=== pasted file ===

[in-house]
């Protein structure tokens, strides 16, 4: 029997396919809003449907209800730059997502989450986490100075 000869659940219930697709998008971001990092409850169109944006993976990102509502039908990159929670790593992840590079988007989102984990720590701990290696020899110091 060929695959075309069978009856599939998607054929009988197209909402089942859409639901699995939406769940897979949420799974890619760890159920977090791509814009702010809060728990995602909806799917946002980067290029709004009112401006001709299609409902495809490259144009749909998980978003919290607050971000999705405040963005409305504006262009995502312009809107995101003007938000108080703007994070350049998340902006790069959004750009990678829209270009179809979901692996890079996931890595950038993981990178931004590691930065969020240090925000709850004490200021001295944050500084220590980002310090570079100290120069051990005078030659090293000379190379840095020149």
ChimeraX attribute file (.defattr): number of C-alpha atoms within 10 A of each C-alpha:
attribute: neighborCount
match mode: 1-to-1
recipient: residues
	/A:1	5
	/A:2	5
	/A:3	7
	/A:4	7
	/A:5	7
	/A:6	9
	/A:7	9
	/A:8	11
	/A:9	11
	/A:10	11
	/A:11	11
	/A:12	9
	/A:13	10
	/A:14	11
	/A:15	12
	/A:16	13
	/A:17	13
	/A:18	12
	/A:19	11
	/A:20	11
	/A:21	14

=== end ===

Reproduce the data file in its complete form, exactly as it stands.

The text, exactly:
[in-house]
């Protein structure tokens, strides 16, 4: 029997396919809003449907209800730059997502989450986490100075 000869659940219930697709998008971001990092409850169109944006993976990102509502039908990159929670790593992840590079988007989102984990720590701990290696020899110091 060929695959075309069978009856599939998607054929009988197209909402089942859409639901699995939406769940897979949420799974890619760890159920977090791509814009702010809060728990995602909806799917946002980067290029709004009112401006001709299609409902495809490259144009749909998980978003919290607050971000999705405040963005409305504006262009995502312009809107995101003007938000108080703007994070350049998340902006790069959004750009990678829209270009179809979901692996890079996931890595950038993981990178931004590691930065969020240090925000709850004490200021001295944050500084220590980002310090570079100290120069051990005078030659090293000379190379840095020149």
ChimeraX attribute file (.defattr): number of C-alpha atoms within 10 A of each C-alpha:
attribute: neighborCount
match mode: 1-to-1
recipient: residues
	/A:1	5
	/A:2	5
	/A:3	7
	/A:4	7
	/A:5	7
	/A:6	9
	/A:7	9
	/A:8	11
	/A:9	11
	/A:10	11
	/A:11	11
	/A:12	9
	/A:13	10
	/A:14	11
	/A:15	12
	/A:16	13
	/A:17	13
	/A:18	12
	/A:19	11
	/A:20	11
	/A:21	14